the undergraduates, a vast majority are from China.

KUPER BERGMAN, SENIOR, UNIVERSITY OF IOWA: An American student who`s coming from rural Iowa or smaller town in Iowa, they might not interact

with not only any international people, or just any minorities at all.

JOELLE BROWN, SENIOR, UNIVERSITY OF IOWA: I think people love the idea of diversity or of growing globalization. But it`s hard and messy sometimes.

YUHAO CHEN, SENIOR, UNIVERSITY OF IOWA: My name is Yuhao Chen and I`m from China. After coming from like a huge, it`s a pretty big shock for me. In

my kind of imagination, Iowa was like a corn place, where people just eat corn.

MUYANG LIN, JUNIOR, UNIVERSITY OF IOWA: My parents didn`t have like chance to come to the United States. So, they really want me to come. I watch a

lot of American movies, Hollywood movies. I really want to get closer to American culture.

BERGMAN: In 2007, there are about 100 Chinese undergraduate students here. Now, there`s close to 3,000.

MCMULLEN: China`s economy has quadrupled in the last decade. So, we see lots of parents in China who are now able to send their children to an

American university.

UNIDENTIFIED MALE: What did Lincoln say about --

GARDIAL: State funding is going out the door, and more and more state institutions are taking in international students because they bring out of

state tuition. And so, the funding model actually encourages us to take a higher percentage in. So, that`s why we started down that path.

CHEN: A lot of international Chinese students, they prefer to, you know, stay in their comfort zone because they don`t want to feel embarrassed

because of their poor English.

GARDIAL: Left to their own devices, the students don`t naturally integrate in a kind of way that they should.

MCMULLEN: The university has taken a number of steps to try to help integrate the international students, to acculturate, to assimilate them

better. And it remains an incomplete objective.

BERGMAN: Last year, there became a huge social media sort of explosion of anti-Chinese and anti-Asian students sort of feelings on Twitter, on

Facebook.

CHEN: We felt that we were not accepted on the campus and we were made fun of. That was really a sad point of my college life.

LIN: At the beginning, I feel really angry. I just realized that stereotypes exist especially for minority group. It`s part of human

nature. So, you cannot avoid it.

GARDIAL: There are still individuals out there that create problems. I`ve seen that on this campus. I`ve seen it on other campuses.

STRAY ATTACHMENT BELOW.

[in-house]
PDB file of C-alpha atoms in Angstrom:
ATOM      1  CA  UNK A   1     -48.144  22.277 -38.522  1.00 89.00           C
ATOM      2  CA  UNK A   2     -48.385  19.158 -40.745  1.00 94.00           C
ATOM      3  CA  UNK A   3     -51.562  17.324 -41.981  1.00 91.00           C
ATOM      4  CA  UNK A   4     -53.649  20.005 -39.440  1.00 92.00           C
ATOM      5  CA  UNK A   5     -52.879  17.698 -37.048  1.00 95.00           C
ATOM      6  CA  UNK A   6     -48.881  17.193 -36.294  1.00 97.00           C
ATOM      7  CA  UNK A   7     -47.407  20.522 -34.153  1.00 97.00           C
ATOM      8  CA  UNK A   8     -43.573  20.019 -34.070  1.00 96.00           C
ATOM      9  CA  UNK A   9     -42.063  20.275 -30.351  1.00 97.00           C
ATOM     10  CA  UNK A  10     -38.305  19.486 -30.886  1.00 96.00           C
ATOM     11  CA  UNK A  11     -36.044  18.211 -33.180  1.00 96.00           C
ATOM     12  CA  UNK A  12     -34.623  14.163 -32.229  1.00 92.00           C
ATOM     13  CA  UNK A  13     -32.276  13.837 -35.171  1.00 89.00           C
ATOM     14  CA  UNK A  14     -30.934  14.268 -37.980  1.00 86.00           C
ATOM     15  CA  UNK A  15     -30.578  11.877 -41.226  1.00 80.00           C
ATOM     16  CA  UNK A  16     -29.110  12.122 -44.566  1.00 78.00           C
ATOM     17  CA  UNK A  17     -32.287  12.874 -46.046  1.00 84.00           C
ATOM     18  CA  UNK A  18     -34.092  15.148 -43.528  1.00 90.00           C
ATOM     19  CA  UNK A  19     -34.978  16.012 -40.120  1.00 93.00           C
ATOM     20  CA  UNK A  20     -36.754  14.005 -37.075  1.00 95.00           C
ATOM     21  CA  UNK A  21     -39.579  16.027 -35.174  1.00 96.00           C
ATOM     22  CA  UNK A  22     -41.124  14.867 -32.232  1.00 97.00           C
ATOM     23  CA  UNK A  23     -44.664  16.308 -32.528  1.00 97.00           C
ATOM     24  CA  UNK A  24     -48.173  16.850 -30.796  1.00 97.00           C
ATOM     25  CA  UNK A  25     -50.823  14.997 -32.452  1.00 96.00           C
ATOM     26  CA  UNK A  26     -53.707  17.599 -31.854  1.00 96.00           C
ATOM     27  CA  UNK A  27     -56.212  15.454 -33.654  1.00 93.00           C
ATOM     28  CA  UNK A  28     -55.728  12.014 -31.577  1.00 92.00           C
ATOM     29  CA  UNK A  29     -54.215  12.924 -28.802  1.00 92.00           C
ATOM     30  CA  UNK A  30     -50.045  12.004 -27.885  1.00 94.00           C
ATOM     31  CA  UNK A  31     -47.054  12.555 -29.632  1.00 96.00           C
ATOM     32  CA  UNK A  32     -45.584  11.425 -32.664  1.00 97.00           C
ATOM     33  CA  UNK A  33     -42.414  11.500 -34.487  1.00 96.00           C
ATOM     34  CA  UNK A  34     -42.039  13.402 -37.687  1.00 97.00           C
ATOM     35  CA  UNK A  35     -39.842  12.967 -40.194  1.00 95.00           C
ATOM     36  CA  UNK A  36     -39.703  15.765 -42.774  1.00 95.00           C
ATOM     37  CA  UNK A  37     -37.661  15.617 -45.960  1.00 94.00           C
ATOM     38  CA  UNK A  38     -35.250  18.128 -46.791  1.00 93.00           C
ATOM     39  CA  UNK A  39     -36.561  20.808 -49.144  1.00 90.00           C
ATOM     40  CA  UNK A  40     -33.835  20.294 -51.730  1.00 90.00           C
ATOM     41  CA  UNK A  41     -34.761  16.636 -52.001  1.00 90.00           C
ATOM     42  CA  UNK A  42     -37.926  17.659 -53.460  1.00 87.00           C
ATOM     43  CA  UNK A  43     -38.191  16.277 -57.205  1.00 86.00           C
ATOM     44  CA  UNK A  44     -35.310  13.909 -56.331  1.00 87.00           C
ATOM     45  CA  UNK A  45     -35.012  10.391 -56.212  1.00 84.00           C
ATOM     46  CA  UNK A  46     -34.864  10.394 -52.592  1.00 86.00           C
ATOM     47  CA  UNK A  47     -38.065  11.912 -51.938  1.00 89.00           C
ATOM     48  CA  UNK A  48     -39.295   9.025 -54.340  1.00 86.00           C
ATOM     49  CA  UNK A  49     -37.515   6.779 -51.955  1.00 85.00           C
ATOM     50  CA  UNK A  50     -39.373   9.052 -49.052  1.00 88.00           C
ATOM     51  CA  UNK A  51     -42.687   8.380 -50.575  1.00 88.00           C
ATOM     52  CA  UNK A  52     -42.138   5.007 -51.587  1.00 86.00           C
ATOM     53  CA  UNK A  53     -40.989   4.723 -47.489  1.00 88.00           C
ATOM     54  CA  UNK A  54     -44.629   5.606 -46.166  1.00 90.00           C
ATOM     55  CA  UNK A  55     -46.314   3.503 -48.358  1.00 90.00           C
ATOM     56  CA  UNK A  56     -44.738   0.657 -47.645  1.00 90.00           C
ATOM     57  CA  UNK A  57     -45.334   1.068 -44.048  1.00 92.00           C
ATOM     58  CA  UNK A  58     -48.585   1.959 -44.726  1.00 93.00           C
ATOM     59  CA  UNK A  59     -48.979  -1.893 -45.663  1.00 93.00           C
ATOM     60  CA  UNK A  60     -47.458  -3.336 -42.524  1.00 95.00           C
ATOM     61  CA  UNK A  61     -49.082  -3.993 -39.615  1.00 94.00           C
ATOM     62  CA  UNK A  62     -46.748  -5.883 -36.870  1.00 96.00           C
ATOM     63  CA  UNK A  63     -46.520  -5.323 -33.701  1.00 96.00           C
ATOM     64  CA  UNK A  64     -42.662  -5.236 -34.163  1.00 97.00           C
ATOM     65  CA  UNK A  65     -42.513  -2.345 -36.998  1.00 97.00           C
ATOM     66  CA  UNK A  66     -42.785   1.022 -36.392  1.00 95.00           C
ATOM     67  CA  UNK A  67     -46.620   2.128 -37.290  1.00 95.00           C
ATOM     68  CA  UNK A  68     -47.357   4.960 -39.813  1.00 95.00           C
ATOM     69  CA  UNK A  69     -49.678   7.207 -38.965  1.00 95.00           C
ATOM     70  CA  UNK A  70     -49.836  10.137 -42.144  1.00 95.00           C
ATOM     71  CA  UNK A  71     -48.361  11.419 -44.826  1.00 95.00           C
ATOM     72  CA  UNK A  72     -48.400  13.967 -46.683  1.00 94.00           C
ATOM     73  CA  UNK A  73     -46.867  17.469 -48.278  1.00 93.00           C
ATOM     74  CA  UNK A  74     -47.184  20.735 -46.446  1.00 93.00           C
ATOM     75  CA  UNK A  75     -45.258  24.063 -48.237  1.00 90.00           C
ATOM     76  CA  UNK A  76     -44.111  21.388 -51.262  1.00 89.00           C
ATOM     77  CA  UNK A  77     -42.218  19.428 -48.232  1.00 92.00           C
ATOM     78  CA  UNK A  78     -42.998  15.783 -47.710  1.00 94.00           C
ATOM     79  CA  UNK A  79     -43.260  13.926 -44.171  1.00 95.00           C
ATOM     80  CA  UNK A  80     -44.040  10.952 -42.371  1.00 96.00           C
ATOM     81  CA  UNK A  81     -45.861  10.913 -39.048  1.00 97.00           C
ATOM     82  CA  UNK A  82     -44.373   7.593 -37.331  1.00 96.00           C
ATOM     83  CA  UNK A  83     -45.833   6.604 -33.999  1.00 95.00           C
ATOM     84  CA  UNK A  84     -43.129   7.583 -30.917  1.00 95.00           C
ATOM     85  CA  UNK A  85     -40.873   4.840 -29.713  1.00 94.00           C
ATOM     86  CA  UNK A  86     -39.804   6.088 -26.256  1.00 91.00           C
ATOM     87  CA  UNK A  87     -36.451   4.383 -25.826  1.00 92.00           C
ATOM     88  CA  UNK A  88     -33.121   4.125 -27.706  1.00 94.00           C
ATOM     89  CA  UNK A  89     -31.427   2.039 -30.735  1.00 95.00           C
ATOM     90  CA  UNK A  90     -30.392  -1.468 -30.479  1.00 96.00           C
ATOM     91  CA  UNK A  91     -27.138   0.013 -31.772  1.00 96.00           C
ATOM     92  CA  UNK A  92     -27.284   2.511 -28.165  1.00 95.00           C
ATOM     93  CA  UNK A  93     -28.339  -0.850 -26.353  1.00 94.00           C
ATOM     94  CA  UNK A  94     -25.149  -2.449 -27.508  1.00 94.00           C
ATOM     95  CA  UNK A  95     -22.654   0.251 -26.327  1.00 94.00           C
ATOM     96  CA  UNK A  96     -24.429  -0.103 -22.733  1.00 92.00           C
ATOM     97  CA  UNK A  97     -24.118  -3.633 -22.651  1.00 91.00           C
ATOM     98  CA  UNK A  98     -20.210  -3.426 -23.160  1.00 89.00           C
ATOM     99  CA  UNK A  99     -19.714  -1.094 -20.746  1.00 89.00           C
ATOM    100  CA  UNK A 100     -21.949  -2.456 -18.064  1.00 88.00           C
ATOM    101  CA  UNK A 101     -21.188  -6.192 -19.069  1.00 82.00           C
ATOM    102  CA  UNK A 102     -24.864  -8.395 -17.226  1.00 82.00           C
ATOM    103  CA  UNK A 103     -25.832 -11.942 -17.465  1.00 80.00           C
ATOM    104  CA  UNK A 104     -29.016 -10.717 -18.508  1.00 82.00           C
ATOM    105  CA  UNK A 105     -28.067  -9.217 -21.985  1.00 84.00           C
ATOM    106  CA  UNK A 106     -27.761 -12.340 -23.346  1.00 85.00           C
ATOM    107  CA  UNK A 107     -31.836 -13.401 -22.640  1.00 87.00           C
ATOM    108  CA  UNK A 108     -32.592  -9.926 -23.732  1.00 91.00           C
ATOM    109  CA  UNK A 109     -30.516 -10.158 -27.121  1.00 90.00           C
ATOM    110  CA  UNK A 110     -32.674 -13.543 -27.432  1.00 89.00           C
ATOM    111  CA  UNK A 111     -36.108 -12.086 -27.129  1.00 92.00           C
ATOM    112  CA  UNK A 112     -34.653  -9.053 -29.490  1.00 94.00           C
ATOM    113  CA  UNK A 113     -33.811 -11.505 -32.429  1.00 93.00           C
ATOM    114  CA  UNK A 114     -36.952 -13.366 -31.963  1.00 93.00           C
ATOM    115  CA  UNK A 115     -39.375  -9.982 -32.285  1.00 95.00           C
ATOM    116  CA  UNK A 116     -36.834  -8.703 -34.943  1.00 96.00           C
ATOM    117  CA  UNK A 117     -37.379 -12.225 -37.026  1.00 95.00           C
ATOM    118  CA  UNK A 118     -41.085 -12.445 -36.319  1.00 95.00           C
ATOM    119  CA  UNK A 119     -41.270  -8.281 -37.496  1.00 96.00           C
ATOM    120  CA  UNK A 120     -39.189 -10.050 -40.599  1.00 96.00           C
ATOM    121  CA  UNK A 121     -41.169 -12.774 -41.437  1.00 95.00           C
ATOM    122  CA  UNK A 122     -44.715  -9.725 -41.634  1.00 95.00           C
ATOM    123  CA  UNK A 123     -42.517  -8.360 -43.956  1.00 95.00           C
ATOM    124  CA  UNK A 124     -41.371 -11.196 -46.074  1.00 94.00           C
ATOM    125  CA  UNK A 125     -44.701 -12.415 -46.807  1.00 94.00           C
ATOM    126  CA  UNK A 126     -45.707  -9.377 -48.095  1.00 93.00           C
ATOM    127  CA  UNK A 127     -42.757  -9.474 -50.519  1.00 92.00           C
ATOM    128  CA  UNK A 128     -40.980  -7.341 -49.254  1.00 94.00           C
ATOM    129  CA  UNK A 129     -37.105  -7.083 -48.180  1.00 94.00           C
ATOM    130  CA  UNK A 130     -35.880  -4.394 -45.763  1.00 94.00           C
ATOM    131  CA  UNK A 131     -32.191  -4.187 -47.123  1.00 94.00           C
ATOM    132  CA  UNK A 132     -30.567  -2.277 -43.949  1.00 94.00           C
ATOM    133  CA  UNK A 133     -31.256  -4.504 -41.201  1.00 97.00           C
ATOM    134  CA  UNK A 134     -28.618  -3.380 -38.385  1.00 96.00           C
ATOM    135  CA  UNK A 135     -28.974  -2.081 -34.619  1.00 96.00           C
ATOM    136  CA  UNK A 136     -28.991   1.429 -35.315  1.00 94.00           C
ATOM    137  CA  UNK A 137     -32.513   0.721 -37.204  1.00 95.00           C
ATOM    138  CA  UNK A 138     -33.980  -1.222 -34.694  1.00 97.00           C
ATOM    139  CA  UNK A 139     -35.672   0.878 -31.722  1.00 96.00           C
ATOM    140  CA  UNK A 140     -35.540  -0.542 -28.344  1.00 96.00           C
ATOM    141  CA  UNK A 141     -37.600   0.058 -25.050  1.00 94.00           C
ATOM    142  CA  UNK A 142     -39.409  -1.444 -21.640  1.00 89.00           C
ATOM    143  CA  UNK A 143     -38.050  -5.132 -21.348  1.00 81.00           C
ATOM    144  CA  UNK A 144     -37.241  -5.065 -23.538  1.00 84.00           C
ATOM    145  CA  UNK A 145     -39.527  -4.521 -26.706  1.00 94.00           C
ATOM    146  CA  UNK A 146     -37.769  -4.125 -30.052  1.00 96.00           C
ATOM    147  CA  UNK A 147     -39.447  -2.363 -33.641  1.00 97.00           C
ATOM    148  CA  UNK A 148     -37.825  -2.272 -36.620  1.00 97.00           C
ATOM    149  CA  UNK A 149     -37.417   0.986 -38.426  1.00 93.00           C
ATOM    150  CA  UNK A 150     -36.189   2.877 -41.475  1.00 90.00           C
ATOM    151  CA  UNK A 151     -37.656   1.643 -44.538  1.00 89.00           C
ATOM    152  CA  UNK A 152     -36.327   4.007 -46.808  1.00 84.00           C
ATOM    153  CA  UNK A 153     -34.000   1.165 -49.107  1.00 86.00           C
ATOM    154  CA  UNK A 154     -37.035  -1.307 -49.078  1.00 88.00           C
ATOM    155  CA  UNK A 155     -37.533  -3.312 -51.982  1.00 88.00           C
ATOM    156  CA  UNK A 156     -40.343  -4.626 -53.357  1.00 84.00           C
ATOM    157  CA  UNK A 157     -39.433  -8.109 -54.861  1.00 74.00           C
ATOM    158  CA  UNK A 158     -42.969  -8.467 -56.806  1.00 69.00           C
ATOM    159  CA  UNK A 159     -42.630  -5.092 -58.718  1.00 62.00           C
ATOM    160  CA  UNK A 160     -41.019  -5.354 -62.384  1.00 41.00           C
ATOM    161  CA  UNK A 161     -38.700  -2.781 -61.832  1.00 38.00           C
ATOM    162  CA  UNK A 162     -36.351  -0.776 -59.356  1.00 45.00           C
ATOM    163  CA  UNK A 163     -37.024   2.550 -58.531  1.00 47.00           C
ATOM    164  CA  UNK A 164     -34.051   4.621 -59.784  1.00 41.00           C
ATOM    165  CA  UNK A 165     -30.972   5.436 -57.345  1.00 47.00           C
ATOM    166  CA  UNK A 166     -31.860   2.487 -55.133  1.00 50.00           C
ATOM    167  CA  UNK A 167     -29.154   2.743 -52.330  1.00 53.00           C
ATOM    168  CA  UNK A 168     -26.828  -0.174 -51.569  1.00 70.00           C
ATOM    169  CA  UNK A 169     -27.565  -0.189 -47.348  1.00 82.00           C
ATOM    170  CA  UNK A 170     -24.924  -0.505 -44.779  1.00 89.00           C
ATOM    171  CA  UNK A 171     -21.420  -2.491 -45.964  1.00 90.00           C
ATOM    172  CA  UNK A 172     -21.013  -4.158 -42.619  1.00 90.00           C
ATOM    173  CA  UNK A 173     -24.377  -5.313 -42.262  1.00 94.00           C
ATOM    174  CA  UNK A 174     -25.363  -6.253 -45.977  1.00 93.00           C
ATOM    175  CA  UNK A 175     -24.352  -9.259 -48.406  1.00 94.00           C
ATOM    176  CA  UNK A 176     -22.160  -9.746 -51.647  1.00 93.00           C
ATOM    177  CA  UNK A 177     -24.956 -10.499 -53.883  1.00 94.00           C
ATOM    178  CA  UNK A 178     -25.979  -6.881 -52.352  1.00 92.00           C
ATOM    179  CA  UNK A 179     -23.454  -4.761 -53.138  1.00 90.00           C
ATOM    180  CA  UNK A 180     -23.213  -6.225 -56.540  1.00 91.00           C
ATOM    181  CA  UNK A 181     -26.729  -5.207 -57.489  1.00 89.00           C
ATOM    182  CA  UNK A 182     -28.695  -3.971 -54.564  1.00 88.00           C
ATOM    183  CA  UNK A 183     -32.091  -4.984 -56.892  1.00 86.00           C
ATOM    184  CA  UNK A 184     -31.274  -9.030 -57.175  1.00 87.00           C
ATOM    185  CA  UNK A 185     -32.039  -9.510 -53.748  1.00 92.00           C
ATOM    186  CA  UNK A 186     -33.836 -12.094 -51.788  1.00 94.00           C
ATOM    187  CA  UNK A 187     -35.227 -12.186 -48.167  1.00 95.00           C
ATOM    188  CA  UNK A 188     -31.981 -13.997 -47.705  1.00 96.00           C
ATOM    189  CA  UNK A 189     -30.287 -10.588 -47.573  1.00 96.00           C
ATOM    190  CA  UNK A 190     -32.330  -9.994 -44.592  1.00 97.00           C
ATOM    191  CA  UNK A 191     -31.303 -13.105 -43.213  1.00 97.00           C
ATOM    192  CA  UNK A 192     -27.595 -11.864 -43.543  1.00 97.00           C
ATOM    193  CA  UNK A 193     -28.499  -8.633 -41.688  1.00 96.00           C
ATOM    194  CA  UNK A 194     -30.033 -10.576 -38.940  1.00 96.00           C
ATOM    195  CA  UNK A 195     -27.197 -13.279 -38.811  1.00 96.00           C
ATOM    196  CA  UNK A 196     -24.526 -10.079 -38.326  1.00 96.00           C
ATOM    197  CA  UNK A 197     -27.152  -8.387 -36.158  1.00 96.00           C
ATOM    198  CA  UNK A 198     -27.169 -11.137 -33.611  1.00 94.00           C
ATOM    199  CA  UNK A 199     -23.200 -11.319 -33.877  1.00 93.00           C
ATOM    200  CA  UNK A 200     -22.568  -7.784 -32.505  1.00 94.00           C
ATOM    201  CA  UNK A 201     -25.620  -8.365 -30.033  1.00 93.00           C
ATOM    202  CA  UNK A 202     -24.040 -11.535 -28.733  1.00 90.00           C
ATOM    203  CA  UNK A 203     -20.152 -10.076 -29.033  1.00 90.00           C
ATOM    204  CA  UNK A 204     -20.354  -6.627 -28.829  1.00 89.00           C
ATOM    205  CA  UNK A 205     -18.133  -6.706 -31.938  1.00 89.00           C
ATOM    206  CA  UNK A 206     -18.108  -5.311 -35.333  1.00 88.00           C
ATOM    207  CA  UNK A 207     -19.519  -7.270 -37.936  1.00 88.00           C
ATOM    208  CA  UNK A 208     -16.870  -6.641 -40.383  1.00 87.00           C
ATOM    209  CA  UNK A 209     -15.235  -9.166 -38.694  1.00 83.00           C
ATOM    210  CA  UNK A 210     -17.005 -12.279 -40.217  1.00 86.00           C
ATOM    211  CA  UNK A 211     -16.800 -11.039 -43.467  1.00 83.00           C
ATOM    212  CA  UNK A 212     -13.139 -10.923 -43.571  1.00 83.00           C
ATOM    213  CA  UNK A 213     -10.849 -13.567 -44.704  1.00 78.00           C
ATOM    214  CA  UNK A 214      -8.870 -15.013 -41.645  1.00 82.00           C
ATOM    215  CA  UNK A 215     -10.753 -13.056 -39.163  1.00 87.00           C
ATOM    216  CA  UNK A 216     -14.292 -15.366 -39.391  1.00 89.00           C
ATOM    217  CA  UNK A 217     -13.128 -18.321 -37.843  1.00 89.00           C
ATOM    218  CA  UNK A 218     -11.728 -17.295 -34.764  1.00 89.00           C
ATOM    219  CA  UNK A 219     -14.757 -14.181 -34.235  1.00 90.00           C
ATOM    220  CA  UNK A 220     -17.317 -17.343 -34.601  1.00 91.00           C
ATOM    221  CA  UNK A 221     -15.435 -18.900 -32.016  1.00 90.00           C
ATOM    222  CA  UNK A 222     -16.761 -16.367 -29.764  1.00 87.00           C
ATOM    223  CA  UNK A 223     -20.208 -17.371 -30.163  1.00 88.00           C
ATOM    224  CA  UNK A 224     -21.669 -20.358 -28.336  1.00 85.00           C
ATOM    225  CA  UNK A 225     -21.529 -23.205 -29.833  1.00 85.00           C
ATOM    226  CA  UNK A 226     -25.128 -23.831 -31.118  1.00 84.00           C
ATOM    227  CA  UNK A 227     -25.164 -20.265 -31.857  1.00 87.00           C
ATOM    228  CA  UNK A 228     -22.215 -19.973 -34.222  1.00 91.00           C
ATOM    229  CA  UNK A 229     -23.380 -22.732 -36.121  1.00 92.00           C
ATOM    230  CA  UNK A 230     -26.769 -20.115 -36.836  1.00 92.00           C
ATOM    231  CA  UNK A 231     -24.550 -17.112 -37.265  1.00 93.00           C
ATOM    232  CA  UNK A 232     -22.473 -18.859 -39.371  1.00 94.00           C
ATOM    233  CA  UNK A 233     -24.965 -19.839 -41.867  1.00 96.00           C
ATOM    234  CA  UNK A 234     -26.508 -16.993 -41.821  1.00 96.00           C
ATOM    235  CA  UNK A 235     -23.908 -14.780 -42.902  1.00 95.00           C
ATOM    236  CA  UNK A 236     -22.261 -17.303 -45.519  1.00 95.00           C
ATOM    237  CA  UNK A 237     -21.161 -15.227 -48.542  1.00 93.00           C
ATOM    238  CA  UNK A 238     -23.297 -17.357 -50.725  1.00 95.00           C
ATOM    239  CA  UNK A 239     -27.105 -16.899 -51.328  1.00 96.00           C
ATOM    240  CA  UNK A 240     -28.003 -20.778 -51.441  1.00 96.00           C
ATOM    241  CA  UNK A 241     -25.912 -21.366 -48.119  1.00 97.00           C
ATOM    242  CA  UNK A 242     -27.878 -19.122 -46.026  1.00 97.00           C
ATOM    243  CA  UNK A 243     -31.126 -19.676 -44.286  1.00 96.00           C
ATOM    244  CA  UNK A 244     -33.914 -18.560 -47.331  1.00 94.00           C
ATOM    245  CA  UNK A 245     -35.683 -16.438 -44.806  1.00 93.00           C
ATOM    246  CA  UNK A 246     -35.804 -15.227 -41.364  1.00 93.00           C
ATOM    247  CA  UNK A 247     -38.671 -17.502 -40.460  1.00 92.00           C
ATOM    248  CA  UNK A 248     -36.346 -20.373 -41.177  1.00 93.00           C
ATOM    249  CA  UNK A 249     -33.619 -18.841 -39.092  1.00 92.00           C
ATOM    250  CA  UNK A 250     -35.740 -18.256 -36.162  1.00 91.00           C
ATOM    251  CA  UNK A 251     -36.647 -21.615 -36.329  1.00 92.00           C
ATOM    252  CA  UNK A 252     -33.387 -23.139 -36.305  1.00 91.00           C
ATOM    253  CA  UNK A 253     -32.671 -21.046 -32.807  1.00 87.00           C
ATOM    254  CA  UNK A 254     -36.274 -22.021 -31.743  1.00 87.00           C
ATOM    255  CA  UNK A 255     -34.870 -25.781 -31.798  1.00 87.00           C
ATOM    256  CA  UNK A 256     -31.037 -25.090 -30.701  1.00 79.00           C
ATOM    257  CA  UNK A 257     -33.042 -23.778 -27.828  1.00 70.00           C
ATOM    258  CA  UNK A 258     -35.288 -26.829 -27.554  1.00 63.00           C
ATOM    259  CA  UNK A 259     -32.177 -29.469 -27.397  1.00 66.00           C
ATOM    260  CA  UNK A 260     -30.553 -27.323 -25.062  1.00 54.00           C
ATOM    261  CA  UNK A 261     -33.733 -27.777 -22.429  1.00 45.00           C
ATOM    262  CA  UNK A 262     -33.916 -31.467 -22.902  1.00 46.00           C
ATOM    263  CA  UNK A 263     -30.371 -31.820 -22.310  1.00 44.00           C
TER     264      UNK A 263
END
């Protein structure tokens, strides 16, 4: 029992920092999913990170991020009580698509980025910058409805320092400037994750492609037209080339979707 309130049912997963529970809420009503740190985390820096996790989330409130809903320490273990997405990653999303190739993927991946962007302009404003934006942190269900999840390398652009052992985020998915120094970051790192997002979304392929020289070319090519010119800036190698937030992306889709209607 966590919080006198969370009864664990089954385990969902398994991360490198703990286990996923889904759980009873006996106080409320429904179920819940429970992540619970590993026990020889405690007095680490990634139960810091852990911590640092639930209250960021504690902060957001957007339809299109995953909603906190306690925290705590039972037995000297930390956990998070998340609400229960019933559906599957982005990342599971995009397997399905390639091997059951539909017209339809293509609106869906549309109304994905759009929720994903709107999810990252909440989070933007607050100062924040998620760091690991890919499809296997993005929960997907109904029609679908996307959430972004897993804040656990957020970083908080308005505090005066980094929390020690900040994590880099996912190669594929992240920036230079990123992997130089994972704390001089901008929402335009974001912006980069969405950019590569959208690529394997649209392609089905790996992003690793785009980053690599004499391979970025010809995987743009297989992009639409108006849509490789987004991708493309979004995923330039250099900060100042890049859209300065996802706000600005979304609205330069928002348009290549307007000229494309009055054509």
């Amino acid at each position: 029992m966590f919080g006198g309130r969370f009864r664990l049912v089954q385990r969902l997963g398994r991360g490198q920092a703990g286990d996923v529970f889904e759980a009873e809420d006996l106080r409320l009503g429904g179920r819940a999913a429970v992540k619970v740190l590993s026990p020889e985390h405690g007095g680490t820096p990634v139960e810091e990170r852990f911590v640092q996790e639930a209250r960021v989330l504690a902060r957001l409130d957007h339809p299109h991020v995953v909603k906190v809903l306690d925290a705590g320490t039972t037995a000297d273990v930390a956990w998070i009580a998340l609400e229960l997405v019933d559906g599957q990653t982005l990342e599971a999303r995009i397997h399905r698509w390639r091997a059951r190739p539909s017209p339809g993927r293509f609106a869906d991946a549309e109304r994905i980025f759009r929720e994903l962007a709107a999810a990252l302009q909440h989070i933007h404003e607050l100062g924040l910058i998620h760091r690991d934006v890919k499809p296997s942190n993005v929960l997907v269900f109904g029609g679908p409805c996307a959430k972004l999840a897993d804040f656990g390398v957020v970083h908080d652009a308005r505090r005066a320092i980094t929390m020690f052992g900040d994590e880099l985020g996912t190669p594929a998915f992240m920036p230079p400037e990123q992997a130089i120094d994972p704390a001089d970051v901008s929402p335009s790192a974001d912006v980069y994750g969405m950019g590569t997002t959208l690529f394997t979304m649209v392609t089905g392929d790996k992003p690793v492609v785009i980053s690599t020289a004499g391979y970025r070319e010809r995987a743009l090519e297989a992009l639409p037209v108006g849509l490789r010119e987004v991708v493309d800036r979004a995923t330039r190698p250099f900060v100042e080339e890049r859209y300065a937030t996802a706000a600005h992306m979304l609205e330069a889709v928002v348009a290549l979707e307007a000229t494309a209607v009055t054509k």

UNIDENTIFIED MALE: Welcome to English Club. Come on --

GARDIAL: I`m just so glad that we have the ability to shine a light on the many, many more students that are doing things that make this an inclusive,

welcoming environment.

UNIDENTIFIED MALE: We know that going into a foreign country can be intimidating.

BROWN: I wish that more domestic students understood that interacting with international students is good. It makes you a smarter person. It makes

you better at whatever you want to be.

MCMULLEN: I think what a squirrel I was personally as an 18-year-old freshman. But going to college halfway around the world in a language that

maybe a second or a third language is a huge challenge. I have so much respect for the international students, willing to accept this challenge

and largely succeeding.

(END VIDEOTAPE)

AZUZ: The first edition of "The Guinness Book of World Records" was published in 1955. Six decades later, the company that certifies

everything, from the world`s largest feet to the fastest 100 meters run in clogs, to the longest fur on a rabbit -- yes, they cover all that --

they`ve got a brand edition.

Here are some highlights.

(BEGIN VIDEOTAPE)

CRAIG GLENDAY, EDITOR IN CHIEF, GUINNESS WORLD RECORDS: It`s been a remarkable year for record-breaking. We`ve sifted through about 1,000

applications every week for the past year to bring you some of the most amazing and inspiring records.

We`ve got Texas longhorn steer, three meter wide horns.

And also Purin the dog who`s got the record for catching balls in his paws.

SUBTITLE: Purin caught 14 balls in one minute.

Bertie broke the record for fastest tortoise. At .6 mph, Bertie can cover 100 meters in 6 minutes.

MARCO CALZINI, BERTIE`S OWNER: This is very unusual for a tortoise to be so active. We`re so proud of Bertie to be a Guinness World Record holder.

GLENDAY: In Japan, we found an incredible BMX trick artist who smashed some great records this year.

SUBTITLE: Takahiro Ikeda set the record for most "BMX Time Machines" in one minute with 83.

(END VIDEOTAPE)

AZUZ: Which no doubt took a lot of BMX-tra practice. But like the longhorn, the rider knew how to steer. Like the tortoise, you could tur-

tell he covered some ground. And like the dog, you knew he was purring his heart in his work.

I`m Carl Azuz and I hope they`re going to create a record category for puns. We would own it.

END